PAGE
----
Most books written about gambling are just this side of worthless. It makes sense that most of the free gambling strategy advice you find on the Internet is junk (although there are exceptions, like Casino Gambling Strategy, for example), but you’d think books published by major publishing houses and ostensibly reviewed by editors would be well-written and informative. Unfortunately, most of them aren’t.
So when The American MENSA Guide to Casino Gambling: Winning Ways fell into my lap for the first time, I was suspicious. Out of all the books I’ve read about gambling, I’d only come across two or three I’d recommend to anyone, and this slim volume (less than 300 pages long) didn’t seem to have the kind of heft a decent guide to casino gambling should have. I suspected this would be more of the same.
Andrew Brisman’s The American MENSA Guide to Casino Gambling: Winning Ways is the best book about casino gambling I’ve read. The book tackles a massive subject (pretty much every casino game is covered, from keno to video poker) in less than three hundred pages and presents the material in plain language that’s never boring or technical. I think of Brisman’s book as a gambling encyclopedia, kept on my writing desk between my copies of The Shorter OED and whatever novel I’m reading at the moment. Winning Ways, as I’ve come to call it, is my go-to for gambling questions.
Winning Ways is broken up into sixteen chapters and includes four appendices and a special section on both MENSA and gambling addiction. Only three of the chapters are about gambling, casino etiquette, and casino games in general; rules and strategy for specific casino games are the meat and potatoes of the book.
Each chapter is further broken up into lots of sub-sections. This helped me stay focused on the topic at hand. Brisman gently guides you through each of the major games in the casino, one at a time, one piece at a time. Sprinkled throughout are strategy tables and hints that break down the longer sub-sections into easy to absorb nuggets of advice.
The appendices are particularly useful for casino gamblers. Appendix A is something I’ve never seen anywhere, online or in gambling books. Called “A Master Chart of All Casino Bets,” it is a breakdown of each type of bet covered in the book, ranked by that bet’s expectation (how much a gambler can expect to win or lose on average by placing a particular bet) and how much that bet will cost you per $100 bet. It’s an easy to read guide ranking the value in different casino bets, showing in plain English what bets are on the safe side (Deuces Wild Full Pay video poker actually has a +0.76% expectation) and which are complete sucker bets.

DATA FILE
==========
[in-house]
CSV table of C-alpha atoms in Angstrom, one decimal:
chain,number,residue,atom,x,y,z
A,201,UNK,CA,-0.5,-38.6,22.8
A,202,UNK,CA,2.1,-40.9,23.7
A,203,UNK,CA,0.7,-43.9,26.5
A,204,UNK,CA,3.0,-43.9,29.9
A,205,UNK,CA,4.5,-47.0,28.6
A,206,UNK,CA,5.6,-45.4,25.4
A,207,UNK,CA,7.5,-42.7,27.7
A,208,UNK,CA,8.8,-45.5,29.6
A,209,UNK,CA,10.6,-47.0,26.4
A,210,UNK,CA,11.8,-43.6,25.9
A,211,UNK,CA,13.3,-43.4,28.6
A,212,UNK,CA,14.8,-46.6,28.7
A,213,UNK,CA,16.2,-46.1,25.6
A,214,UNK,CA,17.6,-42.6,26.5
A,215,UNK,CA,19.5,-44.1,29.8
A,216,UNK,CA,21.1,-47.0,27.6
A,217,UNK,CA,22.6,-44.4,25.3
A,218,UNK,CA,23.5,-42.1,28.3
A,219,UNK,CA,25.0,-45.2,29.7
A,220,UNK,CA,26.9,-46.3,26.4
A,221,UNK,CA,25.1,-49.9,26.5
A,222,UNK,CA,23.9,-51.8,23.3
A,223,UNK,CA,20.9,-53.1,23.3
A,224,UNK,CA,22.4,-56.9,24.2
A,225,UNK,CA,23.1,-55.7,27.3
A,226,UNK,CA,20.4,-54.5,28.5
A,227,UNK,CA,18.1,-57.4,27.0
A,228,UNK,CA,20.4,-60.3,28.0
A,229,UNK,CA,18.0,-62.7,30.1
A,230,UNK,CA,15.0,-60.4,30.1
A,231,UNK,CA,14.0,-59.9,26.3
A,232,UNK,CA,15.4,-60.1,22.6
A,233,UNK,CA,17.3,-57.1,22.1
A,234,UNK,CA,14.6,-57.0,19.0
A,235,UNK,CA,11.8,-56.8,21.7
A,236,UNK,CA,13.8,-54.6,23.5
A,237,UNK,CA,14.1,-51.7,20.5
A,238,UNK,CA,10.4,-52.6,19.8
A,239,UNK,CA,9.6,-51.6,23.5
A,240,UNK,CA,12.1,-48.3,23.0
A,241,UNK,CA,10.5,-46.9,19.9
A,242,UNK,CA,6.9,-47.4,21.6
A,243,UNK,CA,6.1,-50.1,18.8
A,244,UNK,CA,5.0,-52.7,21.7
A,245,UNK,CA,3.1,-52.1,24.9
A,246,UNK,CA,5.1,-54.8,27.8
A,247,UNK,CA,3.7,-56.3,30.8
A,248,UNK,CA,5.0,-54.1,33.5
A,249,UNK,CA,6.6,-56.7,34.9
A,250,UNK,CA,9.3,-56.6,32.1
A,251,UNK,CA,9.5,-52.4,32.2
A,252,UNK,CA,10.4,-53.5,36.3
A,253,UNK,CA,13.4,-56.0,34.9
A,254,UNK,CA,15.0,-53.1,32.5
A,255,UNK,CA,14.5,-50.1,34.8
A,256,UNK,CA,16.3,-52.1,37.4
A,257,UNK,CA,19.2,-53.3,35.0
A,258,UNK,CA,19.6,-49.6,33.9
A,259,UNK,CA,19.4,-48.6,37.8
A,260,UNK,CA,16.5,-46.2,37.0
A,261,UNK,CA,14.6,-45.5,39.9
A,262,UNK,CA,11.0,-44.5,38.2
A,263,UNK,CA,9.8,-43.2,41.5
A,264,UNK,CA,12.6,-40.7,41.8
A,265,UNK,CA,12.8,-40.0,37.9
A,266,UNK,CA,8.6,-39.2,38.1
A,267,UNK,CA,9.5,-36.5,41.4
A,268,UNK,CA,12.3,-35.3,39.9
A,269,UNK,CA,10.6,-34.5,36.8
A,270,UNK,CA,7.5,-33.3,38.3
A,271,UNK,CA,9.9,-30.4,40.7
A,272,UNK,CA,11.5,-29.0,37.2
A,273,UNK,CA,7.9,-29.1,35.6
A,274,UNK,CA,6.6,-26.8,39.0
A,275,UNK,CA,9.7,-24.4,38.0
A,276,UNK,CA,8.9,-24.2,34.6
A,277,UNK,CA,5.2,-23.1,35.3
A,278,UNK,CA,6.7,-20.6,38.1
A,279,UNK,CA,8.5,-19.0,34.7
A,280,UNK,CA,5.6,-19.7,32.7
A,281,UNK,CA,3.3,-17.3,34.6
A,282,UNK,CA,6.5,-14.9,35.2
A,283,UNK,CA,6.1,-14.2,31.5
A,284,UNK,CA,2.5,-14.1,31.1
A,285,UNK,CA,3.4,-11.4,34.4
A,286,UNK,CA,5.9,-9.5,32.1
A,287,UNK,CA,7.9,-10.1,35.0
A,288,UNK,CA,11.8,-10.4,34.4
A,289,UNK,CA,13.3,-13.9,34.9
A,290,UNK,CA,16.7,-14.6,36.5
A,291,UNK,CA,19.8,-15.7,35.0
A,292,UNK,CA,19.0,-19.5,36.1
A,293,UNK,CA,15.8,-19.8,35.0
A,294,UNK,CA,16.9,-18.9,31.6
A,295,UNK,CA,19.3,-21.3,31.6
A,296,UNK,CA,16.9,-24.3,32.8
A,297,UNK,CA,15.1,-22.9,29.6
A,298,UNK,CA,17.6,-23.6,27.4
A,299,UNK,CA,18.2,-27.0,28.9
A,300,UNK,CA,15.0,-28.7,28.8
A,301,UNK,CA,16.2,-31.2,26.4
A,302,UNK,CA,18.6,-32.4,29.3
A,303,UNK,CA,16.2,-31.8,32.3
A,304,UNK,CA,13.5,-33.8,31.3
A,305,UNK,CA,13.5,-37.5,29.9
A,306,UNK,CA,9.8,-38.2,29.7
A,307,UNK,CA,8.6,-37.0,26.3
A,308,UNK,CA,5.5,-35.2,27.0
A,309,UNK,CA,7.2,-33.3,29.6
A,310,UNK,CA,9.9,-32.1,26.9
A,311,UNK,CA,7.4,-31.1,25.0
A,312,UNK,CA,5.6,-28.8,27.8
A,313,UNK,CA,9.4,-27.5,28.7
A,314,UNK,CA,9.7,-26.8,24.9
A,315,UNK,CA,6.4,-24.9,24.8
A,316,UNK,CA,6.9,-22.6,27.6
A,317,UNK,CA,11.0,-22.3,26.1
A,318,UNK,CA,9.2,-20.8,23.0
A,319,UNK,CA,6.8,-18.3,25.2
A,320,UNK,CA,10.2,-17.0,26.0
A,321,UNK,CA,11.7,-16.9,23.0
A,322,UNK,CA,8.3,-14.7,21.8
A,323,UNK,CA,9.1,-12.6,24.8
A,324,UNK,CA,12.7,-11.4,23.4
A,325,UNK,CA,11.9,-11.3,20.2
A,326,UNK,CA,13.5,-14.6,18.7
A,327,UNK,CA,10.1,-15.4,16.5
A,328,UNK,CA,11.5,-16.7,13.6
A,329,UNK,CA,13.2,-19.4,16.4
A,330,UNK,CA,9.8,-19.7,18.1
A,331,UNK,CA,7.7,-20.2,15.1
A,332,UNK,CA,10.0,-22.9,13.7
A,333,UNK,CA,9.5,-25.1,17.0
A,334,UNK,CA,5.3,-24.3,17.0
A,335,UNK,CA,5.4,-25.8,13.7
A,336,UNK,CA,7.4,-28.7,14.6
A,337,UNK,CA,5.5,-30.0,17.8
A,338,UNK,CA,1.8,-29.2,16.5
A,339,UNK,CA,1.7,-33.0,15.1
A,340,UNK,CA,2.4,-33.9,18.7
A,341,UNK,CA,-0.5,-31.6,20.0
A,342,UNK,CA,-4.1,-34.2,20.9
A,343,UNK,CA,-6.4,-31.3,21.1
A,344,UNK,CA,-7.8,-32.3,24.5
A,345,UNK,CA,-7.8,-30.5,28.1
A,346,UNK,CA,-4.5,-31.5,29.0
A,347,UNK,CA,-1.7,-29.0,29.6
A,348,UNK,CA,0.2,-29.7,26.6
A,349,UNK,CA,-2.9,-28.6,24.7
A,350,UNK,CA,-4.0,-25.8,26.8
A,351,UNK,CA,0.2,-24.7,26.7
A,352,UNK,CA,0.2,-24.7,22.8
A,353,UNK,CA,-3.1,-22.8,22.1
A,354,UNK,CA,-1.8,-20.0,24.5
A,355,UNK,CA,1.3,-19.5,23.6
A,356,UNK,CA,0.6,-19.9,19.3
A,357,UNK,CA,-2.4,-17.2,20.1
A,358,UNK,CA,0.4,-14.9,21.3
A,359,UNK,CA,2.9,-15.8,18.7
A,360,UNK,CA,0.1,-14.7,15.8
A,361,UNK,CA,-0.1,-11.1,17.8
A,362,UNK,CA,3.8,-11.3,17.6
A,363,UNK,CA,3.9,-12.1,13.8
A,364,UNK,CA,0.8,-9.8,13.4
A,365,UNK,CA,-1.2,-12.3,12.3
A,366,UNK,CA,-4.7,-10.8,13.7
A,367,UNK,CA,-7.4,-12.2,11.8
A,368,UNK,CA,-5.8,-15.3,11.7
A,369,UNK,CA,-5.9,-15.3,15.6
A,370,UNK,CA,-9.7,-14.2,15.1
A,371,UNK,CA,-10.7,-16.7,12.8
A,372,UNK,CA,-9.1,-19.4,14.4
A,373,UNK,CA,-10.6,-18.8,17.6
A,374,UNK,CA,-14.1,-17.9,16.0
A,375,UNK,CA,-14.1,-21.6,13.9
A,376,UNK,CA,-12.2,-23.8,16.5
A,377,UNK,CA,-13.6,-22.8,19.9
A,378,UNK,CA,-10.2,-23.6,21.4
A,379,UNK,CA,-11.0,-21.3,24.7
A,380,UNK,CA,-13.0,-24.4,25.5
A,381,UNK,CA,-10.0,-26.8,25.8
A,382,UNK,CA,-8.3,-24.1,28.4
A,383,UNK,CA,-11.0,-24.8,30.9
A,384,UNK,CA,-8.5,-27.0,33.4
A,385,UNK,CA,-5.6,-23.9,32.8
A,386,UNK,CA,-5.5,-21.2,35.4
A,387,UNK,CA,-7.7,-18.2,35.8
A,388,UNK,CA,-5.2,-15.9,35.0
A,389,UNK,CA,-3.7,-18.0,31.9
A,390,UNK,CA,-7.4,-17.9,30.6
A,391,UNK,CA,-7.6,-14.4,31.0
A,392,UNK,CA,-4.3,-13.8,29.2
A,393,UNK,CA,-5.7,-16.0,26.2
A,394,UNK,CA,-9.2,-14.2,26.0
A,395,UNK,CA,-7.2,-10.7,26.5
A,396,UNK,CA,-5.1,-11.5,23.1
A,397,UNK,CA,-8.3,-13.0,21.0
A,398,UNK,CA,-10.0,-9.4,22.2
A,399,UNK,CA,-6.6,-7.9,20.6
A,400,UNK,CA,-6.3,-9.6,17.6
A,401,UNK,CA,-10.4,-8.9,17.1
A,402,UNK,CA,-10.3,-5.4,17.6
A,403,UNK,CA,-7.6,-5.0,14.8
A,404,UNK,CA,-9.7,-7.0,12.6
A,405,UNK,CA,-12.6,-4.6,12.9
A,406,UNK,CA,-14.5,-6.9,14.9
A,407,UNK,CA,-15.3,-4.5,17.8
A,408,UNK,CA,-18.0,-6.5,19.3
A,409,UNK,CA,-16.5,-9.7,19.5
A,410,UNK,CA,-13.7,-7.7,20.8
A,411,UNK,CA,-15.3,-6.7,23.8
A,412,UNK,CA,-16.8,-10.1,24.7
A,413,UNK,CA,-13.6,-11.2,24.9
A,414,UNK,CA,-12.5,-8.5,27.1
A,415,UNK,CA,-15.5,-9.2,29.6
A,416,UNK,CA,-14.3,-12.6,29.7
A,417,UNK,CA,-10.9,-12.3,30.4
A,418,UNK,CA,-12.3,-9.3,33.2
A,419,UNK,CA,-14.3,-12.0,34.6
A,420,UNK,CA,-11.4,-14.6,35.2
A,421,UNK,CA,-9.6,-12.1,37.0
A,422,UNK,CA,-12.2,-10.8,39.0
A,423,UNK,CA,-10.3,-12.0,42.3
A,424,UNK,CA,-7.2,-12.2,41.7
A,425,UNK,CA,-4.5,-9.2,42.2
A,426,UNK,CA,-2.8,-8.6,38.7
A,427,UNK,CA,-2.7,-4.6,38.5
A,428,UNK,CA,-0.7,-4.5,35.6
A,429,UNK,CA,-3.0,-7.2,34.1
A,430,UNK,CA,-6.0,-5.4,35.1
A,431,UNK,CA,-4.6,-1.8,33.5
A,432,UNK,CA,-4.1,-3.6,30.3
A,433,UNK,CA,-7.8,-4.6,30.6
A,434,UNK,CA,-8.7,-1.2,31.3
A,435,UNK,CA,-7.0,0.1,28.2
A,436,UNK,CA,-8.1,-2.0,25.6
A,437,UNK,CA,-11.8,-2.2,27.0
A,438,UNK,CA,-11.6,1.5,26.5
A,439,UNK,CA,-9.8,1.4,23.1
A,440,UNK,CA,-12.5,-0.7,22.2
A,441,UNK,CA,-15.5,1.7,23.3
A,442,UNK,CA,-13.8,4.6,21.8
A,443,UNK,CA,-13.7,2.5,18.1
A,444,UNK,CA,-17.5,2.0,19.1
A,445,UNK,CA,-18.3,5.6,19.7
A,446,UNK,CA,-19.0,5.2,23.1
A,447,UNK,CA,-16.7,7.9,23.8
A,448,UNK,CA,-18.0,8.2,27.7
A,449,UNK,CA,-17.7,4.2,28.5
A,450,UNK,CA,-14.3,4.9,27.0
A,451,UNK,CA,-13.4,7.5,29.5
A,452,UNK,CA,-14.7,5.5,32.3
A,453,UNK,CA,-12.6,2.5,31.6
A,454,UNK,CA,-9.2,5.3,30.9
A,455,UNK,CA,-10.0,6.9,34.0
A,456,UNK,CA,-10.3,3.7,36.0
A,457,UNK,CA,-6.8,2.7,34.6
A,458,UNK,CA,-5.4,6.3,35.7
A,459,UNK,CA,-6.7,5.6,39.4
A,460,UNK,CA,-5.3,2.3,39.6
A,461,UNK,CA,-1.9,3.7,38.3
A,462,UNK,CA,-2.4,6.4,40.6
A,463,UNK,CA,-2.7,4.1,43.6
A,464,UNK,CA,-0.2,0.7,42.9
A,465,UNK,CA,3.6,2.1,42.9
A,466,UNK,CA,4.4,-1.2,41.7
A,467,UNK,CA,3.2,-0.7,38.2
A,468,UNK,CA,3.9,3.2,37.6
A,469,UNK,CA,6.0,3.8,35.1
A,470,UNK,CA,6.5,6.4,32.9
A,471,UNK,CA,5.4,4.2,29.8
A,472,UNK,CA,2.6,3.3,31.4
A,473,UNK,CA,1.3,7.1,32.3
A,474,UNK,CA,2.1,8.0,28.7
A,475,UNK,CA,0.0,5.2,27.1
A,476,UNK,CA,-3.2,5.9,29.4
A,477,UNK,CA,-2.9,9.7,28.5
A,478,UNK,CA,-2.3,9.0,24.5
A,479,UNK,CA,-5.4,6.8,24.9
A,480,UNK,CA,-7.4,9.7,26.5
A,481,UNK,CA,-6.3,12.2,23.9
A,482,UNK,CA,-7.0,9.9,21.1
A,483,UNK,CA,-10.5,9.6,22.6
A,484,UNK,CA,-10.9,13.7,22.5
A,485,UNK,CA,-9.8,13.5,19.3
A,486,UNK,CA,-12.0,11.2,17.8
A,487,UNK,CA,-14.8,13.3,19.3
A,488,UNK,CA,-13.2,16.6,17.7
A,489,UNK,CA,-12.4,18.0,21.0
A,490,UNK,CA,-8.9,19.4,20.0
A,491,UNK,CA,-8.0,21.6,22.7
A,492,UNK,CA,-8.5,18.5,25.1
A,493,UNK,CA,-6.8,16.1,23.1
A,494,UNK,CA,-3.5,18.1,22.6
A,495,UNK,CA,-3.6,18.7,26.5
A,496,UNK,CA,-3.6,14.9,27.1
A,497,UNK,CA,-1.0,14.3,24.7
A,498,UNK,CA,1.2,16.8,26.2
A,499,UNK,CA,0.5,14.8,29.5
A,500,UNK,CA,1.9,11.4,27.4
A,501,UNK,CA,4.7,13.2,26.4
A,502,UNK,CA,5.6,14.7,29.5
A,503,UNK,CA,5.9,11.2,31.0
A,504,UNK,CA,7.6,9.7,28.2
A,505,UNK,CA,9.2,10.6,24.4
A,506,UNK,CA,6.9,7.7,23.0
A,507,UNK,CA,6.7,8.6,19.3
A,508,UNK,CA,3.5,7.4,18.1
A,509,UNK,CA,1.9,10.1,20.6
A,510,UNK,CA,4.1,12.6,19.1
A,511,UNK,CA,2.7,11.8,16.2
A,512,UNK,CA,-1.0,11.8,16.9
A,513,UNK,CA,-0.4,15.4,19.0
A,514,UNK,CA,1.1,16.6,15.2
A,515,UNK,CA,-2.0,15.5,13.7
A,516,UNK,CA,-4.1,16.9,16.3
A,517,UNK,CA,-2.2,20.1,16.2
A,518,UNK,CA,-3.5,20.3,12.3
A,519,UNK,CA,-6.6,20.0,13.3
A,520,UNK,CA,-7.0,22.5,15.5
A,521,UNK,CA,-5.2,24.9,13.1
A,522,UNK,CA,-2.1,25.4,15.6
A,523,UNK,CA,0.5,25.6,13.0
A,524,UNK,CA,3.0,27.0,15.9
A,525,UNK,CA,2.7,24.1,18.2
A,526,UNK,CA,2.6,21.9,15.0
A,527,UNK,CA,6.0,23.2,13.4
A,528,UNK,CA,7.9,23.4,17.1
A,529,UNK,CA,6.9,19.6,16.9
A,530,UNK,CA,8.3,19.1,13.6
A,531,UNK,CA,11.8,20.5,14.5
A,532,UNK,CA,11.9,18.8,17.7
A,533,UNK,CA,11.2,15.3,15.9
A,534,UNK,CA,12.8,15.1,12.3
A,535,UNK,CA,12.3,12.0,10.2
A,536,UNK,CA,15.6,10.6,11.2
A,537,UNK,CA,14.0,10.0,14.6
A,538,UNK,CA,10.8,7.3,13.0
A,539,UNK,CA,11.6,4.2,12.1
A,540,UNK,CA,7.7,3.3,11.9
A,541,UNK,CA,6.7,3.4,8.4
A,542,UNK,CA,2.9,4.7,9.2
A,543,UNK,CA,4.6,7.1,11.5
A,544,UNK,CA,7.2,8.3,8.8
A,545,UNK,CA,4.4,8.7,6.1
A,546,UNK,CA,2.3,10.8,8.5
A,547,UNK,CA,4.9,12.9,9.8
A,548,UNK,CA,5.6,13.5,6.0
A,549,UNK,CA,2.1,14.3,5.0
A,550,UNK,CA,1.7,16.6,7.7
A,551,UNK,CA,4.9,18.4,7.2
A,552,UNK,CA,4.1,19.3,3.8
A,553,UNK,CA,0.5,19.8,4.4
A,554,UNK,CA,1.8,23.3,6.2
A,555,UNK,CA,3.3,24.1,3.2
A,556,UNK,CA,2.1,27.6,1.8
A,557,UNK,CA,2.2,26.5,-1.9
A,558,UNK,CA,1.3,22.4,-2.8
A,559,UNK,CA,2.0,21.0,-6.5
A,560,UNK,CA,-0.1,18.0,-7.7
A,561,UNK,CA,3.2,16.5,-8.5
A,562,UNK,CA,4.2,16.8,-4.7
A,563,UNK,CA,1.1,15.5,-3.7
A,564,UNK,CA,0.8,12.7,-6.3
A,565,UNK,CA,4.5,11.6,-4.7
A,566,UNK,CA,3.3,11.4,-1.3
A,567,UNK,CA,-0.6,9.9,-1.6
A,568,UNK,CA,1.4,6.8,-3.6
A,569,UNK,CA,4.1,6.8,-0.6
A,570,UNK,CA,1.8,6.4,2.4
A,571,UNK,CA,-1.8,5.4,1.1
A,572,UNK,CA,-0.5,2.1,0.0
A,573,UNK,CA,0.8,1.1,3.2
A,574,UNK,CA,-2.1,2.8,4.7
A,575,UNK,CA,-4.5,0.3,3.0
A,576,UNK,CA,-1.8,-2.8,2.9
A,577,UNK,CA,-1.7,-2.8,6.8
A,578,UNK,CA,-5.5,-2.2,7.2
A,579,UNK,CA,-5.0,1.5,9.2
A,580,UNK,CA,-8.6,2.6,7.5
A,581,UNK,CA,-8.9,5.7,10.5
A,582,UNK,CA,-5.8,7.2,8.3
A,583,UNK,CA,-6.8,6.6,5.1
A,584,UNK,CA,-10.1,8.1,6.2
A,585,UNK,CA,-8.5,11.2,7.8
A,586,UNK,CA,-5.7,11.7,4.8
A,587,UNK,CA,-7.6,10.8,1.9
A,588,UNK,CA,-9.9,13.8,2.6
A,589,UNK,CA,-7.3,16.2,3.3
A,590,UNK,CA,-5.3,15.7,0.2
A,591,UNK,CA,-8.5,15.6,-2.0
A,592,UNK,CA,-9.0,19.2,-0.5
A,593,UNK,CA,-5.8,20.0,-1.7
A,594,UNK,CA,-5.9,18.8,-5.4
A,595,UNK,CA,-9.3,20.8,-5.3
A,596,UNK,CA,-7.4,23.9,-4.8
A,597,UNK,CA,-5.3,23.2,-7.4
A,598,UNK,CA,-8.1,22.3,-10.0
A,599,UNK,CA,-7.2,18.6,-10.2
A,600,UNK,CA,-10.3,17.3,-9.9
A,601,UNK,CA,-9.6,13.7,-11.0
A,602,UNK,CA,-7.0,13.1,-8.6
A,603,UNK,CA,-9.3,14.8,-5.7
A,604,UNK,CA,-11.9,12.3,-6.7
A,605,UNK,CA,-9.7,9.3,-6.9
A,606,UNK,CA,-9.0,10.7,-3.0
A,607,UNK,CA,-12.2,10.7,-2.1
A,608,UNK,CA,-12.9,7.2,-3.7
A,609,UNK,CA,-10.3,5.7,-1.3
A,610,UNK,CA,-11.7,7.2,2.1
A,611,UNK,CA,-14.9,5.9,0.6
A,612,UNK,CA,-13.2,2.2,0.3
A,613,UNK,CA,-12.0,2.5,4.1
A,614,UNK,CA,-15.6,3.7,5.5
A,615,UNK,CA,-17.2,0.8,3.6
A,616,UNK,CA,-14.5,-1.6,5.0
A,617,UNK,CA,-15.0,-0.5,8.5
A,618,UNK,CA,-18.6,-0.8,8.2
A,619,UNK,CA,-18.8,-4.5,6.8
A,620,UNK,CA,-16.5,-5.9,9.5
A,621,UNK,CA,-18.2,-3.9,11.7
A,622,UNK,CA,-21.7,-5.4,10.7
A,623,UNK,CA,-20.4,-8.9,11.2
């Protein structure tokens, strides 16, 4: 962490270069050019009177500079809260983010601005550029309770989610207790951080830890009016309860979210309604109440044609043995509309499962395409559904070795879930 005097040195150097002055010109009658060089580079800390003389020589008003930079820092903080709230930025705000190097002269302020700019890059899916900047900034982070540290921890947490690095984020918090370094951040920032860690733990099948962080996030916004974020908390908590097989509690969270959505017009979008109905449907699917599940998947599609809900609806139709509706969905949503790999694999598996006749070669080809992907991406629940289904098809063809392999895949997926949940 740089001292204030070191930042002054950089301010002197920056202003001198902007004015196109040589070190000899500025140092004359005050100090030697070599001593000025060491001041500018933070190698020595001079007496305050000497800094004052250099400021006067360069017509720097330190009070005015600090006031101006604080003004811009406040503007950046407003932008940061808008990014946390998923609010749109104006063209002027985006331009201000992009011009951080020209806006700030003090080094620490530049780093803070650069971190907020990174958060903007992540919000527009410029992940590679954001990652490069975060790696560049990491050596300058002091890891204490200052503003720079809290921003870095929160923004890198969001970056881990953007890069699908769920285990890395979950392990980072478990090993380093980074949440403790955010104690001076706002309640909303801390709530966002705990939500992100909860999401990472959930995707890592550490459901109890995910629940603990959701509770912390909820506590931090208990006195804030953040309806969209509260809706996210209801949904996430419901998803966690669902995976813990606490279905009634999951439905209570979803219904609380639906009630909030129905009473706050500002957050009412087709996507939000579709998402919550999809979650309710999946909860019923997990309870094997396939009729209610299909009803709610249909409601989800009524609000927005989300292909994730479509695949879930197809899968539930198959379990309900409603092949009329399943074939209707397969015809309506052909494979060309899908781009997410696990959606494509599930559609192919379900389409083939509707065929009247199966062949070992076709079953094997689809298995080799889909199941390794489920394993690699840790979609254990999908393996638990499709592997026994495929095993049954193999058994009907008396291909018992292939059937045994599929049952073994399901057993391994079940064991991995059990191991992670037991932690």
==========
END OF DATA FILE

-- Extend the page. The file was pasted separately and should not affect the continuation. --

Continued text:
The other appendices (“Cost Per Hour Chart,” “Gambling Glossary, and “Recommended Reading & Resources”) are useful depending on how much experience you have as a gambler. Generally speaking, people new to casino gaming will find these additions to the book more helpful than old-school gamblers.
What’s Great About this Book
When I first started reading, I could tell Brisman was doing something unique in the world of gambling books. His writing style is informal–friendly, even; by the end of the book, Brisman felt like a good buddy at the bar, teaching me how to play craps and showing me gambling math on the back of a cocktail napkin. An informal approach is nothing new in the world of gambling advice, but by combining a familiar tone with detailed descriptions of the games and well-written and accurate information about the games’ history and rule variations, Brisman has created the ultimate go-to resource for casino gambling information.
What sets Brisman’s Winning Ways apart from the competition is the way he writes. Nothing is dumbed-down or simplified. Brisman is obviously a smart guy (as a MENSA member, his IQ must be among the top two percent in the world) and he knows a ton about gambling, but he doesn’t have to talk down to his readers or leave out details because he assumes his audience is smart enough to catch up. There were more than a few sections of the book where I found myself having to stop, go back, and re-read something Brisman said, particularly when he got into statistics and gambling math. I’d much rather read a well-written encyclopedia that takes a little work on my part than read a watered-down gambling guide that is “easy reading.”
Andrew Brisman’s The American MENSA Guide to Casino Gambling: Winning Ways uses plenty of charts, tables, appendices, and personal anecdotes to teach his readers about casino games and how to play them. The “winning ways” aspect of the book comes when Brisman shows (using statistics and middle-school math) what sorts of bets are more likely to make you a winner and which bets to avoid. No, Andrew Brisman won’t turn you into a card-counting professional casino gambler overnight, but his book can show you which casino games are friendly to the player, which games to avoid, and how to bet smart for each casino game covered in the book.
If you’re a casino gambler, an online poker fanatic, or a person interested in games at all, make a little room on your bookshelf for Winning Ways. Out of the dozens of books on gambling and casino strategy I’ve read over the past decade, it is by far the most useful and best-written of the bunch. If you want to understand casino games and how to place smart bets, you have to pick up The American MENSA Guide to Casino Gambling: Winning Ways by Andrew Brisman.
Other Internet resources you might find useful, if you’re looking for gambling information, is Pagat.com, which covers the rules for every card game you might be able to imagine. And the University of Las Vegas blog about gambling provides a constantly updated stream of news on the subject of casino gambling.